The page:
CANNES - When you have Julianne Moore, Robert Pattinson, John Cusack and David Cronenberg on a panel for thirty minutes you expect a lively and intelligent conversation. Maybe it was the mixed reviews for Cronenberg's "Maps to the Stars" or maybe it was just the always dicey prospects of the international press corps but, sadly, this was one press conference that was sort of a dud.
Pattinson, arguably the most popular star in the building (assuming Channing Tatum had departed the Palais by then), has the least amount of screen time among the principal cast so there wasn't much to ask (Even more disappointing since the press were robbed of a conference for his more intriguing midnight selection "The Rover"). Still, one reporter from Canal Plus was smart enough to recognize that in Cronenberg's last film, "Cosmopolis," Pattionson has sex with Julianne Binoche in a car and does so again with Moore in "Maps." That begged the question: Who was the better passenger? As the room breaks out in laughter Pattinson's sheepish grin can't hide the fact he's searching for a witty comeback.
"They are both 7's," Pattinson says. "Obviously Julianne was a wonderful experience. She's extremely sweaty."
Sex in automobiles is clearly a sensitive subject for the man who helmed the first "Crash" in 1996 (not the Oscar-winning one). He was asked about why it seems to have been a theme in a number of his movies and Cronenberg used the question to make sure everyone know he's still bitter about a release that took place 18 years ago.
"'Crash' was suppressed by Ted Turner because he was in control of the distribution of it. And he said if people say that movie they would probably have sex in cars," Cronenberg recalls. "There is an entirely generation of Americans who were spawned in 1950's Fords. Part of the sexual revolution came from the automobile. It was freedom, it was [kids escaping from their parents supervision] and going out on the road. I don't think I am breaking any new territory. [And] why wouldn't you? There are just such great cars around.
As for the film itself, Pattinson had such a rewarding creative experience with Cronenberg on "Cosmopolis" that when he was offered "Maps" it was simply a no-brainer. Pattinson admitted, "I said yes before I even read the script It's always extremely exciting thing and also I like being part of [David's] world."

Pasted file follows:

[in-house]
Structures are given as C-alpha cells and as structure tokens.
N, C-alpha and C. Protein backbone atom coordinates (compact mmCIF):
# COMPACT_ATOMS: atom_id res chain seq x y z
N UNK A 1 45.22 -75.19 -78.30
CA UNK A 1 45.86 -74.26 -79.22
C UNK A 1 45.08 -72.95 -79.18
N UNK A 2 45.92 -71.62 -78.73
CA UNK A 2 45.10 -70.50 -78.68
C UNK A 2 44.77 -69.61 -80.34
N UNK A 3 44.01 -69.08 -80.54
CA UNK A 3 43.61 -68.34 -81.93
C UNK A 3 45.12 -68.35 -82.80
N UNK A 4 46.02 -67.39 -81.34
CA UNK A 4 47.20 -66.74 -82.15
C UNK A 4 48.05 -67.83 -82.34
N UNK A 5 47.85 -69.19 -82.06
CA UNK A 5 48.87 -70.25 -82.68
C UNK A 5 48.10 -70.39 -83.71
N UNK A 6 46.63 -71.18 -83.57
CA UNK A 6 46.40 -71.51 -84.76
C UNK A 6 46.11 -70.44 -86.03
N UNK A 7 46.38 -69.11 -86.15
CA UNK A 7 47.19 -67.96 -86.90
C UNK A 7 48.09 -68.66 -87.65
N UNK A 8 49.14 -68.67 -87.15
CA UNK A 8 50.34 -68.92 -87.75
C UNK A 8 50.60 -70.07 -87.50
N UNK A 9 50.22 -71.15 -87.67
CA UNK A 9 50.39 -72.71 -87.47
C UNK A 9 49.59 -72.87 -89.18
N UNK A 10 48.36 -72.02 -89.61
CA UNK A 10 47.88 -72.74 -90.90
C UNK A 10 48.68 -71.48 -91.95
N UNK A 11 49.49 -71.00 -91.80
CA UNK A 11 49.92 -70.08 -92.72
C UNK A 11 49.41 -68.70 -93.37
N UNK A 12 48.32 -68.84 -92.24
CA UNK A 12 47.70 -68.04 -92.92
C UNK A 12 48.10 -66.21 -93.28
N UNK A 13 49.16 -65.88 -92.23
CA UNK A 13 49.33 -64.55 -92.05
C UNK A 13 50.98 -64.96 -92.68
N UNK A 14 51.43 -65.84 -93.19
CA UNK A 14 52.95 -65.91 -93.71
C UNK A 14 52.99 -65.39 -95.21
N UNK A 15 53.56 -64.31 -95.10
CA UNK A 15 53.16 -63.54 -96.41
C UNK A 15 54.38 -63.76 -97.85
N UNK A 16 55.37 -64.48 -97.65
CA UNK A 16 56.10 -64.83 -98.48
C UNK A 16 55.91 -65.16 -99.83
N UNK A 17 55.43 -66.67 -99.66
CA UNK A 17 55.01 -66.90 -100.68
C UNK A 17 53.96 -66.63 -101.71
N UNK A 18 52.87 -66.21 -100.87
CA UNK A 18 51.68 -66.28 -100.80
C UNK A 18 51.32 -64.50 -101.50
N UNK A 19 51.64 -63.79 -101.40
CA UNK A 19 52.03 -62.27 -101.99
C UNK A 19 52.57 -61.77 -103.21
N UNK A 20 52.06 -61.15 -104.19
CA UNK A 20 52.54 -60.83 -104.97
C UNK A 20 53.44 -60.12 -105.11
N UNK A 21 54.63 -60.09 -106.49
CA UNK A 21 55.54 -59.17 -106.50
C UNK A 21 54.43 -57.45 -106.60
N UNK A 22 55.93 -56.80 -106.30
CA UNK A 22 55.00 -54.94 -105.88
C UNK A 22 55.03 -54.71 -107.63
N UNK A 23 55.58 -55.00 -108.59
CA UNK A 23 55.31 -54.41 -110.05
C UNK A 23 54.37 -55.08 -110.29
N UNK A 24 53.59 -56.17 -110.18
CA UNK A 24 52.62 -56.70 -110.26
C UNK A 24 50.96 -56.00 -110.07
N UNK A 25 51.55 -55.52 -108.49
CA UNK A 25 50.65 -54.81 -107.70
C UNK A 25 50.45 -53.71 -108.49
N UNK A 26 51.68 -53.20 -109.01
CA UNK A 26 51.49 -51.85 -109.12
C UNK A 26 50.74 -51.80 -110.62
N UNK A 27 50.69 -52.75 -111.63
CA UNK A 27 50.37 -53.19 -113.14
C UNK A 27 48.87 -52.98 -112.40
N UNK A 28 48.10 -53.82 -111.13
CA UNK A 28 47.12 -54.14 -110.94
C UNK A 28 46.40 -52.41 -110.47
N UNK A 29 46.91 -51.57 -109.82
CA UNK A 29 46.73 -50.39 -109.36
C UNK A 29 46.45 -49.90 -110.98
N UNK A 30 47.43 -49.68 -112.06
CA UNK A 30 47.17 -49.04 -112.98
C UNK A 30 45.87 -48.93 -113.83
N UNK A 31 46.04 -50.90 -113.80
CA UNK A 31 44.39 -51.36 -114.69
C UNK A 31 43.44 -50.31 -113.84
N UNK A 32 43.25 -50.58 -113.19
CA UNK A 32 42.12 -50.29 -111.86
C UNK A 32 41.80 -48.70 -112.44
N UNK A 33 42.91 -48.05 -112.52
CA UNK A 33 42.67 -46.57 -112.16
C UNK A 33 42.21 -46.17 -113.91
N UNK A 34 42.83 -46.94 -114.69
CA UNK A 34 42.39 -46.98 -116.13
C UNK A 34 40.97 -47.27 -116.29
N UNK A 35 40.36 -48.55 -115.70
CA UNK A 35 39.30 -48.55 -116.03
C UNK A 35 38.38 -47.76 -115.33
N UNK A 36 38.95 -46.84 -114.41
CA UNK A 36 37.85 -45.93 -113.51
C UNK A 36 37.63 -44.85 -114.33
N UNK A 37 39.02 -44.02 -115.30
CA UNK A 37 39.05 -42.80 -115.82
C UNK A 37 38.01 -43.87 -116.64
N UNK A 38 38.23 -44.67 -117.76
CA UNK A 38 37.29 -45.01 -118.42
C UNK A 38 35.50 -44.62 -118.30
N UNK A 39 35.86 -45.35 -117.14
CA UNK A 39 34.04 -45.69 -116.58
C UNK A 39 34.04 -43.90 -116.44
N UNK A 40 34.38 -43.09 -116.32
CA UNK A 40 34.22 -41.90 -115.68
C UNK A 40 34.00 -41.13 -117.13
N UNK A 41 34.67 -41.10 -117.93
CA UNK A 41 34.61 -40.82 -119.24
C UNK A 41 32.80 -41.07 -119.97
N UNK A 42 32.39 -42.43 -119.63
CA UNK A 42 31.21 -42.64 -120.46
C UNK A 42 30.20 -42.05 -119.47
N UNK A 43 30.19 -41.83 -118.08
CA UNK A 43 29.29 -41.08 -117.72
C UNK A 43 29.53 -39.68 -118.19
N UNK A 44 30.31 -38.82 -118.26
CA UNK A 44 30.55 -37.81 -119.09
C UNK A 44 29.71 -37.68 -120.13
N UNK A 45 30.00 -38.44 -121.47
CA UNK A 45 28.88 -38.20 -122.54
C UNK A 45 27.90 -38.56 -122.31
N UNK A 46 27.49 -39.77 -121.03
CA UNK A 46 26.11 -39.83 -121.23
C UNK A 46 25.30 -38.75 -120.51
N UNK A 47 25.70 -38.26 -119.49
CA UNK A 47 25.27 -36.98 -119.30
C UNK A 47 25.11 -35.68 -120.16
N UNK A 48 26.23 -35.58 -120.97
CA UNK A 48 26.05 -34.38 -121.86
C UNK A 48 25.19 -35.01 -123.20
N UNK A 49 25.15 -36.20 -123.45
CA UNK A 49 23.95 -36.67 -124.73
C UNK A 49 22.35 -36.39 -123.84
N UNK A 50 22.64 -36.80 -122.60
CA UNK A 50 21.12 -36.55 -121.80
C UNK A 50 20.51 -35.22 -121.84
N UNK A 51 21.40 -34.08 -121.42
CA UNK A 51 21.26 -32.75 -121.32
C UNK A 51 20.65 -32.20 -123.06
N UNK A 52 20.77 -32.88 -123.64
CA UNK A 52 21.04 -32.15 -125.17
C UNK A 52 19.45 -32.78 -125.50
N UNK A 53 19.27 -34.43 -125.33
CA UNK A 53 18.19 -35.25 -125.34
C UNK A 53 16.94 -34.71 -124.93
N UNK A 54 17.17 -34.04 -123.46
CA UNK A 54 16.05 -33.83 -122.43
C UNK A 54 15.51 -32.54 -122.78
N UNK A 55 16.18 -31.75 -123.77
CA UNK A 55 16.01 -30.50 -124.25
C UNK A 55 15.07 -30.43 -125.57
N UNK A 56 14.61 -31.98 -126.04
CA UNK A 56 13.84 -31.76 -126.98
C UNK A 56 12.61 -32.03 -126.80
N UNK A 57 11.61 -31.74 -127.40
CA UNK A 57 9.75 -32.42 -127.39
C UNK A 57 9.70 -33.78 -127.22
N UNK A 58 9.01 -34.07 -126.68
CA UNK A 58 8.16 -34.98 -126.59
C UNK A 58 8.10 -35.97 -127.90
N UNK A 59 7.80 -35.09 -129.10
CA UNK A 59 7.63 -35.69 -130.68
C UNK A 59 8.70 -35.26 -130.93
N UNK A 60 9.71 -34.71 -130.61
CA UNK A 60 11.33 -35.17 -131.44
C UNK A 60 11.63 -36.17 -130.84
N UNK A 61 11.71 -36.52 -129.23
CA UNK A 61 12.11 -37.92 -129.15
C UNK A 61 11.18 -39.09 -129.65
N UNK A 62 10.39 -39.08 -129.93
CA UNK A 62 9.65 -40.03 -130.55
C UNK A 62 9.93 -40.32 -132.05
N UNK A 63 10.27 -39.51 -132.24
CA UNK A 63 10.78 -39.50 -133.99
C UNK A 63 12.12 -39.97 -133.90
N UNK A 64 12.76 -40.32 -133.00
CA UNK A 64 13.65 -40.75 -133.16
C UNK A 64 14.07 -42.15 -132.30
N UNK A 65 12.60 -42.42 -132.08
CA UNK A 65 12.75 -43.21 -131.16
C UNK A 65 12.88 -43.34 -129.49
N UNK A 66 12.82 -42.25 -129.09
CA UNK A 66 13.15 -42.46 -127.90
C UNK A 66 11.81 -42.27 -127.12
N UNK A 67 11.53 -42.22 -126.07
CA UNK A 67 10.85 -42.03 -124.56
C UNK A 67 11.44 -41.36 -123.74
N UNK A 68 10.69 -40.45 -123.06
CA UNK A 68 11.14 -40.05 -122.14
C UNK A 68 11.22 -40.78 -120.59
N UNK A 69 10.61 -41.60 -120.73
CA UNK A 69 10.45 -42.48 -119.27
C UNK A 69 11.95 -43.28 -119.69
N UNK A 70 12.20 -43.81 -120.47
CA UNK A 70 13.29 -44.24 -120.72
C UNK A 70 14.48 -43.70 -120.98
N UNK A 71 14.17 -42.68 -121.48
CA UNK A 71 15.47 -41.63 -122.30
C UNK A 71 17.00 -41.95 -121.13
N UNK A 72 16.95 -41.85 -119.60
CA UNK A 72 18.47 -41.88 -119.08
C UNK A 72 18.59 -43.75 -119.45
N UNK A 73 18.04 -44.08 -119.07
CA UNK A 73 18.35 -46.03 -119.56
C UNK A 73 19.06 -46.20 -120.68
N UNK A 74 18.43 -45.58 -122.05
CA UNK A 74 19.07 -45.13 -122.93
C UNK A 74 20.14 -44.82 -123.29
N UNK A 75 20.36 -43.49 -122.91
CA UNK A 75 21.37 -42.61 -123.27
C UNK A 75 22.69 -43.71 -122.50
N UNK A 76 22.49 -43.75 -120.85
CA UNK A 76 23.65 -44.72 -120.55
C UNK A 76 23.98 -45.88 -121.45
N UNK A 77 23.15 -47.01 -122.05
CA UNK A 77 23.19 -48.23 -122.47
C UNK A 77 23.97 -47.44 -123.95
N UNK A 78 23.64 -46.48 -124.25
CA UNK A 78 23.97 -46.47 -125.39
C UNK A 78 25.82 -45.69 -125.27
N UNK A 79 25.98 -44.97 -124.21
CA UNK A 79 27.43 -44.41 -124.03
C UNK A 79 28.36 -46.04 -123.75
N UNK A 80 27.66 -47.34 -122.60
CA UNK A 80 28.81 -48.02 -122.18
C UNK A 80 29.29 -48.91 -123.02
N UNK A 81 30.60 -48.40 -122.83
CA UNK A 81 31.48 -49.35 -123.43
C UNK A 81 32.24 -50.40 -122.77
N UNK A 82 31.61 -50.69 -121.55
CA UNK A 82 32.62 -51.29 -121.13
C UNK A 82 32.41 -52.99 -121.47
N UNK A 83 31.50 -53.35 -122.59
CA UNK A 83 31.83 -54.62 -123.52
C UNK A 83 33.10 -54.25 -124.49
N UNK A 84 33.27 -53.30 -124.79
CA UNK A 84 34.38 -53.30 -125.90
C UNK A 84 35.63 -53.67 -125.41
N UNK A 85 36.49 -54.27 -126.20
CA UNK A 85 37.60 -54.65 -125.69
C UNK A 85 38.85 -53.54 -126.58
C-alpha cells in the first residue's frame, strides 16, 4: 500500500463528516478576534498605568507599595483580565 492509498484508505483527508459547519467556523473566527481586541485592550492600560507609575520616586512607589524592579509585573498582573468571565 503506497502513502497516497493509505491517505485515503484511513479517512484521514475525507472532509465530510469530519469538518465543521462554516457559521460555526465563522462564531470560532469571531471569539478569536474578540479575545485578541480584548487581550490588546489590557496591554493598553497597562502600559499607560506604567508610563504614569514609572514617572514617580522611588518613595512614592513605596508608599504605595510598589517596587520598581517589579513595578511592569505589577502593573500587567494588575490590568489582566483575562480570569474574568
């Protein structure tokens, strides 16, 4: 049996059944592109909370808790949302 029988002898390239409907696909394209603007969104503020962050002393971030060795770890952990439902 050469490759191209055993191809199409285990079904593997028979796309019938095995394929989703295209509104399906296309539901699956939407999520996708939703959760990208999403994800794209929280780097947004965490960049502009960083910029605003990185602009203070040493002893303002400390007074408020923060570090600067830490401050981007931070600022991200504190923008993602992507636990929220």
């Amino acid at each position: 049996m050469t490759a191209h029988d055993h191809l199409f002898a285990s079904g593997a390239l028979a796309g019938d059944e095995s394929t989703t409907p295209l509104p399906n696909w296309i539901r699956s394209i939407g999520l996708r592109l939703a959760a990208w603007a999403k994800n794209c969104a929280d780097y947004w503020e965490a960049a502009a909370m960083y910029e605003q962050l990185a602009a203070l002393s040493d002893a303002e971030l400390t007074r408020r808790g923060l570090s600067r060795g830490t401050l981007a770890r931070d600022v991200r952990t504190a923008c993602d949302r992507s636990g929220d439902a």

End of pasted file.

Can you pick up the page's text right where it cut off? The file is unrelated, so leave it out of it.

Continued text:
Moore, who plays a desperate B actress with stereotypical Hollywood morals, knows that the opportunity to collaborate with someone like Cronenberg doesn't come along every day.
"David is truly one of the true auteurs. It was a privilege to work with him. You like to work with the big ones and that is what David is."
"Stars" is part movie industry satire, part David Lynch spookiness and part family drama. It's also something of a comedy (although many of the jokes fall flat). Some critics have remarked they can't believe Cronenberg took so long to make one. That reaction has puzzled the Canadian filmmaker.
"I think all my movies are funny and I think this one is no exception," Cronenberg says.
"People have said to me I should really make a comedy, but I've really made nothing else. THis could be the "divine" comedy. Every movie is different, but with Bruce [Wagner's] script there is a voice and it is his. I was really serving the script and his vision of LA and humanity in LA. Blame him, it's not my fault. It is playing all the tones. Playing all the notes and they vary in scene to scene and moment to moment. You gotta admit there are some laughs in the movie, come on."
Wagner, who is best known the seminal 1993 mini-series "Wild Palms" and the novel "Force Majeure," admitted the whole Cannes experience felt like a scene out of "Maps."
"In terms of this being surreal, I'm not even here. This isn't even happening. Writer's struggle to not exist," Wagner says. "No, it is quite bizarre and sublime. I think the cult of celebrity to Andy Warhol who said everyone will be famous for 15 minutes. I think in the future everyone will be famous all the time. In terms of desperation and need. These are timeless concerns and as long as there is the need to be seen and paid attention to."
Wagner succinctly added, "The Kardashians existed in the time of the pharaohs."